First lines: Spark finds Mum hunched over the kitchen table, feet shoved into sheepskin slippers, hands around a mug of tea, the fridge door open for light.
“What are you doing up already?”
“Couldn’t get a wink,” says Mum, “Knowing how early you’ve got to be off.”

Book cover courtesy of SyndeticsMARTians, Blythe Woolston

Last girl Zoë Zindleman, numerical ID 009-99-9999, has just been graduated. Early. Her options: wait for her home to be foreclosed and stripped of anything valuable now that AnnaMom has moved away, or move to the Warren, an abandoned strip-mall-turned-refuge for other left-behinds—a safe place, and close to AllMART, Zoë’s new employer, where “your smile is AllMART’s welcome mat.” Zoë may be the last girl, but her name means “life,” and Zoë isn’t ready to disappear into the AllMART abyss. Zoë wants to live.(Goodreads)

First lines: Sexual responsibility is boring. It isn’t Mrs Brody’s fault. She’s a good teacher. She switches channels at appropriate moments, tases students who need tasing -zizz-ZAPPP!- and she only once got stuck in the garbage can beside her teaching station.

Book cover courtesy of SyndeticsThe detour, S.A. Boden

On her way to a writer’s conference, a bestselling teenage author takes a detour that has been deliberately set up by her biggest fans—a mother and daughter who kidnap her. Livvy Flynn is a big deal—she’s a New York Times-bestselling author whose YA fiction has sold all over the world. She’s rich, she’s famous, she’s gorgeous, and she’s full of herself. When she’s invited to an A-list writer’s conference, she decides to accept so she can have some time to herself. She’s on a tight deadline for her next book, and she has no intention of socializing with the other industry people at the conference. And then she hits the detour. Before she knows it, her brand new car is wrecked, she’s hurt, and she’s tied to a bed in a nondescript shack in the middle of nowhere. A woman and her apparently manic daughter have kidnapped her. And they have no intention of letting her go. (Goodreads)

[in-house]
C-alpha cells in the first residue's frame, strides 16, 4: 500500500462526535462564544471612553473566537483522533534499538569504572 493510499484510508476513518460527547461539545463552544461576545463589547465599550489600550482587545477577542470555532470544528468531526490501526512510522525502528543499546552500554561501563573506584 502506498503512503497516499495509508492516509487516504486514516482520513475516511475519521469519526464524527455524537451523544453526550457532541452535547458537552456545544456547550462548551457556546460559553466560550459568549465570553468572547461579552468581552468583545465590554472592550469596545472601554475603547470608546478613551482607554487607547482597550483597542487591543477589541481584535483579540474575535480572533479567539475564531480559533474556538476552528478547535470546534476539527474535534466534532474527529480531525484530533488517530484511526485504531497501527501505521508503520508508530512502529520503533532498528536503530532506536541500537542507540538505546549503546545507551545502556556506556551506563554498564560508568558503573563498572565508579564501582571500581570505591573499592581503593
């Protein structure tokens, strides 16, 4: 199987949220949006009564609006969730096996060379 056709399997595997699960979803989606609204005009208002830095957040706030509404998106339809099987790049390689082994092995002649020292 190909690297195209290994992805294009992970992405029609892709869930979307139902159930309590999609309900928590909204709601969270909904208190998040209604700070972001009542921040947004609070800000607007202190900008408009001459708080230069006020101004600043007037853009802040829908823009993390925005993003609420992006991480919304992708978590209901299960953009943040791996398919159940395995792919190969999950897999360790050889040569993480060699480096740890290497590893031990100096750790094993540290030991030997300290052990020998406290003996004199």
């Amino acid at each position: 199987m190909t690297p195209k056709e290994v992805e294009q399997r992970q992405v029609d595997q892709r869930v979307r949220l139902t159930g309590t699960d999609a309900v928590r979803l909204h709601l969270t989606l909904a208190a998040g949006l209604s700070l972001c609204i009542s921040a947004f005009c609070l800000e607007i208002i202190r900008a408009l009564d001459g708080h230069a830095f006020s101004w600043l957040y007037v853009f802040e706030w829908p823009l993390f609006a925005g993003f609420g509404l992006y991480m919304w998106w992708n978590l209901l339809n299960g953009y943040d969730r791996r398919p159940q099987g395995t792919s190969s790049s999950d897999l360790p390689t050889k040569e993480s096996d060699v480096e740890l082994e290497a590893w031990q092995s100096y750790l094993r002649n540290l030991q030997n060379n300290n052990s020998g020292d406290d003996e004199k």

First lines: How often do you see a girl standing barefoot on a log by the side of the road, playing a flipping flute? Never, that’s how often.
Which is why my focus left the winding gravel for a split second too long, which turned out to be way more than enough time to catch the tires of my red Audi convertible on the raised edge of the road, which I happened to be driving along much too fast.

Silence is goldfish, Annabel Pitcher

My name is Tess Turner – at least, that’s what I’ve always been told. I have a voice but it isn’t mine. It used to say things so I’d fit in, to please my parents, to please my teachers. It used to tell the universe I was something I wasn’t. It lied. It never occurred to me that everyone else was lying too. But the words that really hurt weren’t the lies: it was six hundred and seventeen words of truth that turned my world upside down. Words scare me, the lies and the truth, so I decided to stop using them. I am Pluto. Silent. Inaccessible. Billions of miles away from everything I thought I knew. (Goodreads)

First lines:There must be a list on the Internet of what to buy when you’re running away but my phone is typically dead, like I swear it just passes out whenever things get stressful. It’s unconscious in my pocket so I can’t look up a list of essential items for life on the road, but a children’s torch in the shape of a goldfish seems a very sensible choice.